µand have the same annihilation channels. The only difference
is that, for charged current processes, ν(01)(ν(10)) couples to W±,(01)
dominant contribution to the total annihilation cross section of ν2L,Ris s-channel process
mediated by Z′
µ, as shown in Fig. 2. The thermal-averaged cross section for ?σ(ν2ν2→
ff)vrel?, where f is any chiral SM fermion except the right-handed electron eR, is
g2
2charge of e2L(−−),
2
and ν(01)
2
, they
2,µ
(W±,(10))
2,µ
). The
σ(ν2ν2→ ff)vrel=
(ννZ′µ)g2
(ffZ′µ)
12π
s + 2M2
(s − M2
ν
Z′)2, (4.5)
and with s = 4M2
ν+ M2
νv2
rel, we expand in v2
rel,
σ(ν2ν2→ ff)vrel=
g2
(ννZ′µ)g2
(ffZ′µ)
2π
M2
ν− M2
ν
(4M2
Z′)2
?
1 + v2
rel
?1
6−
2M2
ν− M2
ν
4M2
Z′
??
.(4.6)
For the final state eReR, we have a t-channel process through charged-current in ad-
dition to the s-channel neutral-current process (see Fig. 2). The cross-section therefore
involves three pieces: two due to the s and t channels and another from the interference,
denoted by σss, σttand σstrespectively. Of these, σsshas the same form as Eq. 4.6, and
we have
σ(ν2ν2→ eRer)ttvrel=
g4
32π
R
M2
(M2+ M2
WR)2
?
1 + v2
rel
?3M4+ M2M2
3(M2+ M2
WR+ M4
WR)2
WR− 7M2M2
WR)
(4.7)
WR
??
,
σstvrel=
g(ννZ′µ)g(eReRZ′µ)g2
4π(4M2− M2
R
Z′)(M2+ M2
WR)
?
M2− v2
rel
M2(40M4+ M2
WRM2
Z′+ 8M2M2
Z′)(M2+ M2
Z′)
12(4M2− M2
?
Due to Z − Z′, there can also be annihilation of KK neutrino into SM Higgs, charged
bosons, as well as fermion-antifermion pairs. The diagrams for these processes are shown
in Fig. 3. In the limit that vw≪ vR, we can work to the leading-order in the expansion
of O(v2
mass-insertion. In terms of Feynman diagrams, these annihilation channels are s-channel
processes, where a pair KK neutrino annihilates into a Z′-boson, which propagates to the
w/v2
R), where we can estimate these processes by treating the Z − Z′mixing as a
– 12 –
Page 14
νR
νR
KK
νR
KK
__
Z’
f
_
f
Z
νR
__
KK
νR
KK
__
Z’
Z
h
h
νR
KK
KK
__
Z’
Z
h
h
νR
KK
νR
KK
Z’
Z
W+
W−
Figure 3: Diagrams of annihilation channels of νKK
2L,2Rto SM particles through Z − Z′mixing.
mixing vertex, converting Z′to Z, which then decays into h∗h (both neutral and charged),
massless W+W−or ff. Compared to the amplitude of annihilation of KK neutrino into
SM fermions without Z − Z′mixing, the annihilation through mixing have effectively a
replaced propagator
1
(s − M2
Z′)→
1
(s − M2
Z′)δM2
1
(s − M2
Z)
(4.8)
where
δM2≡
g2
R
?(g2
L+ g2
Y)(g2
R+ g2
BL)M2
Z, (4.9)
is the off-diagonal element in the Z − Z′(mass)2matrix. Since s ∼ 4M2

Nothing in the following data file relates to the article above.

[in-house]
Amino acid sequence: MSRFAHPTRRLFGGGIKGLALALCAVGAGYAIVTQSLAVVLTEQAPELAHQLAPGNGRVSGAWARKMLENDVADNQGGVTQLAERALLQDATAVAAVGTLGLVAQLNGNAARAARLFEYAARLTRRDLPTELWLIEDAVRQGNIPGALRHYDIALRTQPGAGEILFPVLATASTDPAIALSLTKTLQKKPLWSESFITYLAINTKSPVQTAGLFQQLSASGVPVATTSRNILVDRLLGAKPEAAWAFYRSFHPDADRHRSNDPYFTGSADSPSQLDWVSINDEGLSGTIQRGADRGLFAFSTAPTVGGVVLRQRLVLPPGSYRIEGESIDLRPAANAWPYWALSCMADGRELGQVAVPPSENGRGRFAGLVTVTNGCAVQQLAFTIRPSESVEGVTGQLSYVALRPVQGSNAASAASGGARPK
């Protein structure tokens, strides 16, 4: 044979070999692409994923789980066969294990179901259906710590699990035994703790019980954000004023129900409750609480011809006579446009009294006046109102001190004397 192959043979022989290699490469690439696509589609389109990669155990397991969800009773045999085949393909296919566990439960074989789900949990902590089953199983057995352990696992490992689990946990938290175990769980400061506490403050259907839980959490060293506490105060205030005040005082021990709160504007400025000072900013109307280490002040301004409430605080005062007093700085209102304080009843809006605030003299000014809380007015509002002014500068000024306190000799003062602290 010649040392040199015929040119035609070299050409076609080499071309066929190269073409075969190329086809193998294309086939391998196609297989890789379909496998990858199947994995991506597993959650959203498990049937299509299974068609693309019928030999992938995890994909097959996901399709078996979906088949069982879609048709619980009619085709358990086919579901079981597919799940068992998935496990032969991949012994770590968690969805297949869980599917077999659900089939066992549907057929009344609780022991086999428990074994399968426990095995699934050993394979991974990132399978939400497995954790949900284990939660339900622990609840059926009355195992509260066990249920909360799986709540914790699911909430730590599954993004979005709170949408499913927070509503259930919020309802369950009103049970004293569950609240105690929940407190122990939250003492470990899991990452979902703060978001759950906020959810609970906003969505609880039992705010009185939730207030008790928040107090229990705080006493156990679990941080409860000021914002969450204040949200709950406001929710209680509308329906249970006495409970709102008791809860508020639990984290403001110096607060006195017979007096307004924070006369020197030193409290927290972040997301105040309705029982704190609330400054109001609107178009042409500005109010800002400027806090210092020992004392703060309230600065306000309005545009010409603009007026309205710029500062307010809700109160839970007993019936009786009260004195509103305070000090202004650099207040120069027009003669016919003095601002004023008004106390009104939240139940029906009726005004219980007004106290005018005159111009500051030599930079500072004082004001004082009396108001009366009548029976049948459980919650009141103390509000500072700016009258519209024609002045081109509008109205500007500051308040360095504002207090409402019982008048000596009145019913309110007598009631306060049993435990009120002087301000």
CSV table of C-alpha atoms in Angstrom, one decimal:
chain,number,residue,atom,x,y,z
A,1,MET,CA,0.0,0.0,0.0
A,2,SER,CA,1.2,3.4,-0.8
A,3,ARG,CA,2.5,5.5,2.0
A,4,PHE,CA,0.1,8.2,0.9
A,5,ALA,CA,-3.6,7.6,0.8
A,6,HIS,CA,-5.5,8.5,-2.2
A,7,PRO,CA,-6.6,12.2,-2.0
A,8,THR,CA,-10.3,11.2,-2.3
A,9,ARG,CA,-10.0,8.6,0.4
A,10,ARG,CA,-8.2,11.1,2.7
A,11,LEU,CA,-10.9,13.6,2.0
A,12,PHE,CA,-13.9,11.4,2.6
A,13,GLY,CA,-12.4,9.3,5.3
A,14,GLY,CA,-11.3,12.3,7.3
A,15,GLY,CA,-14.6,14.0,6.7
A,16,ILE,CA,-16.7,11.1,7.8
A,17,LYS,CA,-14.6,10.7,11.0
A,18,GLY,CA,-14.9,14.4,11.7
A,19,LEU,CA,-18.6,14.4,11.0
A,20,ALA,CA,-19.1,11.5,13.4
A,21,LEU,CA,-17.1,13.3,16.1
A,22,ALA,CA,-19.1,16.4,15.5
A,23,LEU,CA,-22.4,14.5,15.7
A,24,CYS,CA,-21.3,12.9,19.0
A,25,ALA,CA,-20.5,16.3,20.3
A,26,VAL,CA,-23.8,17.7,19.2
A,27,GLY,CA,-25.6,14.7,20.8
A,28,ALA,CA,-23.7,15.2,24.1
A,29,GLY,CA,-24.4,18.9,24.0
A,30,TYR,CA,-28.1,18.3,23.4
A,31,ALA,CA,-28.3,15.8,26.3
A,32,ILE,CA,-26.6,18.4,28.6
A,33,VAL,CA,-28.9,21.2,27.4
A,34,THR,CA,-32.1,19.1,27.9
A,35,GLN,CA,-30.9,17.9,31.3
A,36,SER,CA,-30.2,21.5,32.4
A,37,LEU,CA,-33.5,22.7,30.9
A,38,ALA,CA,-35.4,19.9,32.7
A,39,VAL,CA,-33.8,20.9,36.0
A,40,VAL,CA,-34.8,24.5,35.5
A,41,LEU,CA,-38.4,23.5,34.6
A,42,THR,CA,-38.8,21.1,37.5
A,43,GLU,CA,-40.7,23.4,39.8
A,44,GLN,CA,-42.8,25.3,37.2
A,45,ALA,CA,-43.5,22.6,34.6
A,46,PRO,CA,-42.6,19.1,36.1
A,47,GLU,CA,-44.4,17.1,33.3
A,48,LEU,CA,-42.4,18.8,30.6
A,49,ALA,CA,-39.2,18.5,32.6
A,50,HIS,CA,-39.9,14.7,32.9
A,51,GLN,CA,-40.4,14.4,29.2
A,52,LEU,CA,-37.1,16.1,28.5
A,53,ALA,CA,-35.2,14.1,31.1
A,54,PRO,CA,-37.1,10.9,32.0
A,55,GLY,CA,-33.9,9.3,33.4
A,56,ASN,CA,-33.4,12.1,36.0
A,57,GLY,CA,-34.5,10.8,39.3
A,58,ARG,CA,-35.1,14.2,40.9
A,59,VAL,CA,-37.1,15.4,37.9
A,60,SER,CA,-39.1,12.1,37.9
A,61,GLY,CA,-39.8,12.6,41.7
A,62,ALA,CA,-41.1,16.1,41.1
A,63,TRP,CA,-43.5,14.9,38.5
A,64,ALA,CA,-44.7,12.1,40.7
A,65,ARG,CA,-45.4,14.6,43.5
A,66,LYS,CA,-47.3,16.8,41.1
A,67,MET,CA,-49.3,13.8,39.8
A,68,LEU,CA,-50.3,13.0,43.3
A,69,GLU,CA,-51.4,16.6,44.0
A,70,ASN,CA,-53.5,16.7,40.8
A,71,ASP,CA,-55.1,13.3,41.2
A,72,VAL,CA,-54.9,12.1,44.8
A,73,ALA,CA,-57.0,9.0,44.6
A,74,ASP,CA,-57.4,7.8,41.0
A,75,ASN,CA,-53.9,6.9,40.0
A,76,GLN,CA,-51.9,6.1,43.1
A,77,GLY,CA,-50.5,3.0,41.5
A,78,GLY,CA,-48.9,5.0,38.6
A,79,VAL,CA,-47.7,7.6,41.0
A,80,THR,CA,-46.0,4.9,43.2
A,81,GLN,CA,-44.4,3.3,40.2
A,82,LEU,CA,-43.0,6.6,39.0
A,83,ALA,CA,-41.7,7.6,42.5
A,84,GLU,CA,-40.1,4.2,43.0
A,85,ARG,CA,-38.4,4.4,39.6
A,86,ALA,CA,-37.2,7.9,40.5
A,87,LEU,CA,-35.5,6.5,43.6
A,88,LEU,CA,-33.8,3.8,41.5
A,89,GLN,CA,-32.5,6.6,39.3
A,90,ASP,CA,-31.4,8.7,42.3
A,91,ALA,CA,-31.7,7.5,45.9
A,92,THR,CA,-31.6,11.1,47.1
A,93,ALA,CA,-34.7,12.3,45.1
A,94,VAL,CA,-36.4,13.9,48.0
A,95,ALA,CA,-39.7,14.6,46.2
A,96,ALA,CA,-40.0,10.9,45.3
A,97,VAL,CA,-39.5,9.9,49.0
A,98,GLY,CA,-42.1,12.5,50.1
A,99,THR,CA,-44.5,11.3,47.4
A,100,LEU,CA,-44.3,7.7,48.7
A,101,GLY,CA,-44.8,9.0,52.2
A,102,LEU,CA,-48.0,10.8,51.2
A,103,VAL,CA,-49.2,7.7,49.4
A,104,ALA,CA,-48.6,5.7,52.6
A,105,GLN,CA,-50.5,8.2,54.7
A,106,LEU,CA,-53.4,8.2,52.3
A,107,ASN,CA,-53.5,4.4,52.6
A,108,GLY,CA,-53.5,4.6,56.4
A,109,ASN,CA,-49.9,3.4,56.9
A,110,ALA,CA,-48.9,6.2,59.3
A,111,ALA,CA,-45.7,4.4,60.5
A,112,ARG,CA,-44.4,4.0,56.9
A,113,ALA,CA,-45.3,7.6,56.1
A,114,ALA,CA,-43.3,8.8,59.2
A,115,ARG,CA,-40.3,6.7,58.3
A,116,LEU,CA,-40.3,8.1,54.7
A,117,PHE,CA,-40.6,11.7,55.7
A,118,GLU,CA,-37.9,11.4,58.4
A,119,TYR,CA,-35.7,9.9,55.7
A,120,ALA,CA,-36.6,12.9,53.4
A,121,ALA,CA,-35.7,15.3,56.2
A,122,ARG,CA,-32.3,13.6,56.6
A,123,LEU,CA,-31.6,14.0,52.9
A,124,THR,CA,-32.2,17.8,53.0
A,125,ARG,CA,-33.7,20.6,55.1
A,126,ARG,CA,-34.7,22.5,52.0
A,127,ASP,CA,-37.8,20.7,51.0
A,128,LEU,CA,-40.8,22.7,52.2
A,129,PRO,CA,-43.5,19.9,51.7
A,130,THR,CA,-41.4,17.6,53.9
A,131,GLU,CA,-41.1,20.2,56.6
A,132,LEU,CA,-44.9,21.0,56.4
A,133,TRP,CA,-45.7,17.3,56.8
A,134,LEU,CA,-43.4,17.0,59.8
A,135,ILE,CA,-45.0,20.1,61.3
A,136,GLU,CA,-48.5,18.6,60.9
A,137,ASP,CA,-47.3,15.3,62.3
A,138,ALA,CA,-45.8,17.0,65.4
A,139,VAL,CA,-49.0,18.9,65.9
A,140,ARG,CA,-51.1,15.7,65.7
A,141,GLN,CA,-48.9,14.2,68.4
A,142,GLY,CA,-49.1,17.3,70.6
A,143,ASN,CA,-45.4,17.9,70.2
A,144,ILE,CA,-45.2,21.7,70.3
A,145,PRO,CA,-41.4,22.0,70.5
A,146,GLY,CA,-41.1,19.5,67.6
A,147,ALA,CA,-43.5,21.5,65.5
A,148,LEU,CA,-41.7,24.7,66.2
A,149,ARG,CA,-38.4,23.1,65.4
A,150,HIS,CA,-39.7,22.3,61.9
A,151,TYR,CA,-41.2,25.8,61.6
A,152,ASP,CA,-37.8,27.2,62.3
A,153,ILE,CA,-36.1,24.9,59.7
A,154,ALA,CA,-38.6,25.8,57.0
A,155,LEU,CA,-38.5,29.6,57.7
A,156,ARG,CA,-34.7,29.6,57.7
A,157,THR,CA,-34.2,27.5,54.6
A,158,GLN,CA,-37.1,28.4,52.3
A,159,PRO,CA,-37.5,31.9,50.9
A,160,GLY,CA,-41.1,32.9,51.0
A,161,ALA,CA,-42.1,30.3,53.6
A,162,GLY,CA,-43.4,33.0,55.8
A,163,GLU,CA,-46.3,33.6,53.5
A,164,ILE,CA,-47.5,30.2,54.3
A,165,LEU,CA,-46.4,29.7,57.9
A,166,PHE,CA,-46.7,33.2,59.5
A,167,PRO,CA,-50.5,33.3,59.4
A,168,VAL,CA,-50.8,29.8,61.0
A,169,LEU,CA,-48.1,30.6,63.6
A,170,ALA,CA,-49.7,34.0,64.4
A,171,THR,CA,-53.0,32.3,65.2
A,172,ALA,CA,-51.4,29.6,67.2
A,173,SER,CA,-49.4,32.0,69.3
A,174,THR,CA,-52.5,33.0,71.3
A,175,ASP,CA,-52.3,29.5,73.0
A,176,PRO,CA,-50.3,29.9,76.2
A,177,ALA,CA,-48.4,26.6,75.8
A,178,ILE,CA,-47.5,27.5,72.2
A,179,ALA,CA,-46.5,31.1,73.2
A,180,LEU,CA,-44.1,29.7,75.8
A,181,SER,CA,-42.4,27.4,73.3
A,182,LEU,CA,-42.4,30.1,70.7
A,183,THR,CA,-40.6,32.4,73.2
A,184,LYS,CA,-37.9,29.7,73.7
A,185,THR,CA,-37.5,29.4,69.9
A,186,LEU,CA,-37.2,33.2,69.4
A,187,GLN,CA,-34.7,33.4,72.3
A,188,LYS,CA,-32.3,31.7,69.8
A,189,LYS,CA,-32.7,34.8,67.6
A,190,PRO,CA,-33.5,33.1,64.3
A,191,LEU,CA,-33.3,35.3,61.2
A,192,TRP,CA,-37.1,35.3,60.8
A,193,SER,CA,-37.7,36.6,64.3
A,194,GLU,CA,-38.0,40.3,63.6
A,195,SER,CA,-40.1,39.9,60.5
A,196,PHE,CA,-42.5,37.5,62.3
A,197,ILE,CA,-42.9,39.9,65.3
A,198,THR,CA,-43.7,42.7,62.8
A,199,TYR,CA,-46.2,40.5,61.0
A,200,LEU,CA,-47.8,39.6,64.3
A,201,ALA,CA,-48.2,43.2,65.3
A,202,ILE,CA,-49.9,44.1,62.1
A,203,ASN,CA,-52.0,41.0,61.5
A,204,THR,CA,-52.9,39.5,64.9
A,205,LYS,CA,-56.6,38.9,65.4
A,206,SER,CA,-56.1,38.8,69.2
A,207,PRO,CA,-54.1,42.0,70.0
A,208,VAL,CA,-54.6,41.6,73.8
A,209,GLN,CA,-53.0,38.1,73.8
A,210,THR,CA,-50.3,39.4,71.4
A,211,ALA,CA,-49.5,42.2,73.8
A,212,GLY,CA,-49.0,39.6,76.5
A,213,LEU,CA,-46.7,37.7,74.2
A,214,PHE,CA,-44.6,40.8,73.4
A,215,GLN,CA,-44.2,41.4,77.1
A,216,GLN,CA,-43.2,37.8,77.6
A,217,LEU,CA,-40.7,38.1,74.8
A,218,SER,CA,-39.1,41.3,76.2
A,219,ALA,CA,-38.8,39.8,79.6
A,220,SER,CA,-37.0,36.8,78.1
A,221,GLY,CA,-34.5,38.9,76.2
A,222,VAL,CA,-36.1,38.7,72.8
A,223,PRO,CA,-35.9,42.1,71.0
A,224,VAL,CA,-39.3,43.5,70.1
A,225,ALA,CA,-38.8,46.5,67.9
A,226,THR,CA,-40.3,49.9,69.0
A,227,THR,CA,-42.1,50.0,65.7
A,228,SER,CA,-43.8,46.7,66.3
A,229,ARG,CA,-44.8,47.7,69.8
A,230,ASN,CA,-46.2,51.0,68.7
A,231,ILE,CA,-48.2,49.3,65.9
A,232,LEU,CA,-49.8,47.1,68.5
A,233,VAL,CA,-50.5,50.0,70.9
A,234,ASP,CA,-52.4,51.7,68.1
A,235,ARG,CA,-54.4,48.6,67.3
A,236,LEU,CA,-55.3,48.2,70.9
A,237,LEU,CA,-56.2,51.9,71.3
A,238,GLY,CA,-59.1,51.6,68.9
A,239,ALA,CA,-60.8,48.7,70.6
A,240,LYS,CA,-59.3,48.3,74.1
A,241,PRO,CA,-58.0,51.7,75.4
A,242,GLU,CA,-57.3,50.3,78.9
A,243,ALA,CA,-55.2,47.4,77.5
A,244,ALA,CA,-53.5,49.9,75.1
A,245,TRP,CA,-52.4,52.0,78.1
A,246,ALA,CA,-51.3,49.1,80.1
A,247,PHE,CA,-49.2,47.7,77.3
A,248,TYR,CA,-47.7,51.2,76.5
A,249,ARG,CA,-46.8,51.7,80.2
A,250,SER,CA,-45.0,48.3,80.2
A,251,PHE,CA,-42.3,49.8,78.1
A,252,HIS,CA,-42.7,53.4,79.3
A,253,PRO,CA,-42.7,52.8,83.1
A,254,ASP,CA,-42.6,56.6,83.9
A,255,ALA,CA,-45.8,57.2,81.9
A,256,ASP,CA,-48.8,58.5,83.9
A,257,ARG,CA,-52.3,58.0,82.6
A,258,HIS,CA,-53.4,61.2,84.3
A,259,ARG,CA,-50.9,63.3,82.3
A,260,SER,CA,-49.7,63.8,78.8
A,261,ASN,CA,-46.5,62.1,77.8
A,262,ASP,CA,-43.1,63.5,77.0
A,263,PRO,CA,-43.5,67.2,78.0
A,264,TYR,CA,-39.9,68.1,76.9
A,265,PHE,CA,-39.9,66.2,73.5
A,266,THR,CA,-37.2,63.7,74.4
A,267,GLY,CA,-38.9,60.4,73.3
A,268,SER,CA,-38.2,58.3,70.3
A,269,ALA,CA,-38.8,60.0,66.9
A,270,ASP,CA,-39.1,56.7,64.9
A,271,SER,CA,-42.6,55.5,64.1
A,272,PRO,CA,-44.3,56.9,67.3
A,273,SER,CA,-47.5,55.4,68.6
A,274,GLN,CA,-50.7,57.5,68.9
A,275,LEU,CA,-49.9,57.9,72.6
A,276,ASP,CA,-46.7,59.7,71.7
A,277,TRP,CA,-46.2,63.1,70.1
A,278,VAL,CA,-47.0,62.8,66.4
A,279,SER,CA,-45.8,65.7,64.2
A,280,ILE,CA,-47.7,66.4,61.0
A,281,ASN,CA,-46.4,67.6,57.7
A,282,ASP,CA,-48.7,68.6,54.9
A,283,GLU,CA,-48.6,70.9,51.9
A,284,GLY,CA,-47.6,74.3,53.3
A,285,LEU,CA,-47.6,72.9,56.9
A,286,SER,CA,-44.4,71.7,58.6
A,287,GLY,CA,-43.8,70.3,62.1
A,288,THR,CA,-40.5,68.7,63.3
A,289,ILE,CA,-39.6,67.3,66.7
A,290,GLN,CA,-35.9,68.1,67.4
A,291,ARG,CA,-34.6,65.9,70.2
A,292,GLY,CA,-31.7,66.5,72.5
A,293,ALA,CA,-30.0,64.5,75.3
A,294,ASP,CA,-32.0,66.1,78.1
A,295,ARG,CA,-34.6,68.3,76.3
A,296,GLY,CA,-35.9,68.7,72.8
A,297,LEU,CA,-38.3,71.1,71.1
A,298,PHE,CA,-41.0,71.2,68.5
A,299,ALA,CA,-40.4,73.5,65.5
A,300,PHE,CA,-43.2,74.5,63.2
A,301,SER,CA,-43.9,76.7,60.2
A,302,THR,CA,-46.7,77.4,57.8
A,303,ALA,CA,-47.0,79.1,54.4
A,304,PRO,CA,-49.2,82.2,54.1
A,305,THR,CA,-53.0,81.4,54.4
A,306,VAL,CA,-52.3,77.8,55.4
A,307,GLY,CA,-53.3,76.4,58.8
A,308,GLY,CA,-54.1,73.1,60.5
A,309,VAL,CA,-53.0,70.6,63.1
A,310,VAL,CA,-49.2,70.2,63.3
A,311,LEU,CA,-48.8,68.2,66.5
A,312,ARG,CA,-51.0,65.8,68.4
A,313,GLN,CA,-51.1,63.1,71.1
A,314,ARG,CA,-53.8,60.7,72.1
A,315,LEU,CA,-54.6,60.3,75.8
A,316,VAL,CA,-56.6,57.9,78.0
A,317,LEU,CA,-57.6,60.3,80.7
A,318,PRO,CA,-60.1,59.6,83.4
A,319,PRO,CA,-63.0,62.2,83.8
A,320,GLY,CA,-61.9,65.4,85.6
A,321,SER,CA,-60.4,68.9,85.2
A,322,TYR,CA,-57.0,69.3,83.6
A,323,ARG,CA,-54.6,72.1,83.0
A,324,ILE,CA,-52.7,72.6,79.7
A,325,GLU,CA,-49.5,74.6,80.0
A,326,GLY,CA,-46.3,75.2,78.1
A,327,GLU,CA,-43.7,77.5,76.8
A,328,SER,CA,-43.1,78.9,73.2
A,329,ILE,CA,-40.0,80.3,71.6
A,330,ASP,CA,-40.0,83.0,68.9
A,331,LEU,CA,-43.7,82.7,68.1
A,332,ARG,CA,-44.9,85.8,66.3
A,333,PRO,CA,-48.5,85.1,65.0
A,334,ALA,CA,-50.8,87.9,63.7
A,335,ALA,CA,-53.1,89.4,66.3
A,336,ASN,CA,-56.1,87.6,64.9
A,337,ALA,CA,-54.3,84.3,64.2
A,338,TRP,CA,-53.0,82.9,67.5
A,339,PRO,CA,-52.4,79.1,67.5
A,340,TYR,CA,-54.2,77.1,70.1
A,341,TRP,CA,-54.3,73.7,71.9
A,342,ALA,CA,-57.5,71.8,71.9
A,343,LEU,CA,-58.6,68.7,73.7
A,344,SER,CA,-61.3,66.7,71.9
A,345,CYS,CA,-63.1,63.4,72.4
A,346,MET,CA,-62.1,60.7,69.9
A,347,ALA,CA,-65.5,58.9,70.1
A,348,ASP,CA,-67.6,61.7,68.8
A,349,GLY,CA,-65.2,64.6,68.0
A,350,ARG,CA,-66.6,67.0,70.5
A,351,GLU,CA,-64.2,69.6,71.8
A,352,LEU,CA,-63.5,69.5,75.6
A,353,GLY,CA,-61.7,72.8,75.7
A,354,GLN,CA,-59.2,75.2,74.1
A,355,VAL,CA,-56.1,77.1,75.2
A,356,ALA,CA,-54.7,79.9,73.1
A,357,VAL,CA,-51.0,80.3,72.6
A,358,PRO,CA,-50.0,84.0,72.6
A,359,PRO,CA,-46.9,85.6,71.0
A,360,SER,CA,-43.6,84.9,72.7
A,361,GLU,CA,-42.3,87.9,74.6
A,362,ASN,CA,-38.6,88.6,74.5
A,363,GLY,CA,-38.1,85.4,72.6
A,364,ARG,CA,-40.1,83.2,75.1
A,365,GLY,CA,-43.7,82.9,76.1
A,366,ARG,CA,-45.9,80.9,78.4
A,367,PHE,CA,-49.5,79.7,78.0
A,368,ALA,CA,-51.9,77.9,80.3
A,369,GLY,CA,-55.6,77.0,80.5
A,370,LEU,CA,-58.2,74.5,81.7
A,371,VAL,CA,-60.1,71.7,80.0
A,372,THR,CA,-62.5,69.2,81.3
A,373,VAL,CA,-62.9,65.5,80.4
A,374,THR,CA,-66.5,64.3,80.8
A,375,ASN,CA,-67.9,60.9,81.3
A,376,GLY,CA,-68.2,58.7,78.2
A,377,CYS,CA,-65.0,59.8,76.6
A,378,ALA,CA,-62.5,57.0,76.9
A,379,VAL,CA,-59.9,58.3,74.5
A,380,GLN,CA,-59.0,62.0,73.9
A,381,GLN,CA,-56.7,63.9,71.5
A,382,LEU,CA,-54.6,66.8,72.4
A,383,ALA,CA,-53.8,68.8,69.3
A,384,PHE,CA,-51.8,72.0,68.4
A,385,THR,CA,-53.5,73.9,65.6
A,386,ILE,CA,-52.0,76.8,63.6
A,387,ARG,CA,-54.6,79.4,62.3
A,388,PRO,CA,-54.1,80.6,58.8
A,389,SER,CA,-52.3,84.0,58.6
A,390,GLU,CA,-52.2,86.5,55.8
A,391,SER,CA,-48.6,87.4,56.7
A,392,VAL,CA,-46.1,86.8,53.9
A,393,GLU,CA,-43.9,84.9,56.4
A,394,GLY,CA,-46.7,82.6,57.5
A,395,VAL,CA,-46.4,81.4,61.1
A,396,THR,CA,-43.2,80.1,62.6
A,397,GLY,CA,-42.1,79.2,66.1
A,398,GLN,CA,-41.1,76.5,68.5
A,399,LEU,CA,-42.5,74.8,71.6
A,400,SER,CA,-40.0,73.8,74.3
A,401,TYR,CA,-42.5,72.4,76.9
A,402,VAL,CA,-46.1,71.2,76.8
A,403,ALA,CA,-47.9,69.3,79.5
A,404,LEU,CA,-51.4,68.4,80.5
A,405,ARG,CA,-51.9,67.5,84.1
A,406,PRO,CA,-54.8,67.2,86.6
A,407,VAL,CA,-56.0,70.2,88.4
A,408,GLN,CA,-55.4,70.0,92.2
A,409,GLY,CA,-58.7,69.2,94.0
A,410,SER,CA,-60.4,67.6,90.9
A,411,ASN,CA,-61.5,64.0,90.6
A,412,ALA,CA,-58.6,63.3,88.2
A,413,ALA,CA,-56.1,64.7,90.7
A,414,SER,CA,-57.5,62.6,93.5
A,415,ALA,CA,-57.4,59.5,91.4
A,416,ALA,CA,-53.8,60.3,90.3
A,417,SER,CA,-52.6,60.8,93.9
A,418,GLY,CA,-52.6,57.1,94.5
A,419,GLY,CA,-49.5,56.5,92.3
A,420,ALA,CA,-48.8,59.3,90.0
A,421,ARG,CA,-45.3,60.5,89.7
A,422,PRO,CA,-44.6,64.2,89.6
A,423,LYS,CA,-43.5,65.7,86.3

annihilation cross section into transverse gauge bosons and the Higgs bosons are suppressed
by a factor of M4
The same is true for the annihilation to fermion-antifermion pairs of the SM; we can ignore
the effects of Z − Z′mixing in these channels. As for the longitudinal modes, the ratio of
annihilation cross-sections of the longitudinal modes of the gauge bosons to the one single
mode of SM fermion-antifermion pair is roughly
ν= 4R−2, the
Z/s2∼ (100GeV )4/16(500GeV )4∼ 10−4, and can therefore be neglected.
σ(νKKνKK→ W+W−)
σ(νKKνKK→ ff)
2for gR= 0.7gL. As there is only one annihilation mode into the longi-
tudinal modes of the charged gauge bosons, whereas there are many annihilation channels
to the SM fermion-antifermion pairs, the total annihilation cross section is dominated by
the SM fermion-antifermion contributions.
∼
?δM2
m2
W
?2
.(4.10)
This ratio is about1
4.2 Co-annihilation Contributions to the Relic Density of ν2L,2R
In the MUED model, the KK mode of the left-handed electron, eKK
degenerate with the KK mode of the left-handed neutrino. The self- and co-annihilation
L, is expected to be nearly
– 13 –
Page 15
contribution of eKK
such effects do not significantly alter the qualitative results, and that νKK
different mass can still account for the observed relic density. (However, νKK
by the direct detection experiments. This will be discussed in detail in Section 7.)
For our current model, the story is different. As can be seen in Eq. 2.5, e2L,2R, the part-
ners of ν2L,2Runder SU(2)2, carry different quantum numbers under the Z2× Z′
and thus do not have (10) nor (01) modes. There are states that are nearly degenerate
with ν2L,2R, such as the e′states. However, these states interact with ν2L,2Ronly through
Yukawa interactions, which can be ignored. Therefore, we expect effects of self- and co-
annihilation with ν2L,2Rnearby states to be even smaller than the MUED case, and ignore
all such effects in our analysis.
Lhas been studied in the literature [1] [5], where it is shown that including
L
with a slightly
is ruled out
L
2orbifold,
4.3 Important Differences in Comparison to Standard Analysis
We note here that our our analysis of the annihilation channels for νKK
of [1] and [20] for νKK
L
in two important ways.
process is mediated by Z-boson of the SM, whose mass can be ignored, whereas we have
s-channel processes mediated by Z′, whose mass is significantly larger than the mass of
our dark matter candidate in the region of interest. Second, to a good approximation we
can discard t,u-channel processes mediated by charged gauge bosons W±
has contributions both from R−1and vR. To see this, let us make the approximation
m2
diagram with a s-channel diagram σstwith that coming from the square of an s-channel
diagram σss,
2L,2Rdiffer from those
First, in their analysis, the s-channel
2, because m2
W±
2
W±= m2
Z′ + R−2, then we compare the cross section involving the product of a t or u
σss
σst
≈m2
4m2
ν+ m2
ν− m2
W±
Z′
=2(R−1)2+ m2
4(R−1)2− m2
Z′
Z′. (4.11)
Then σss≫ σstwould require that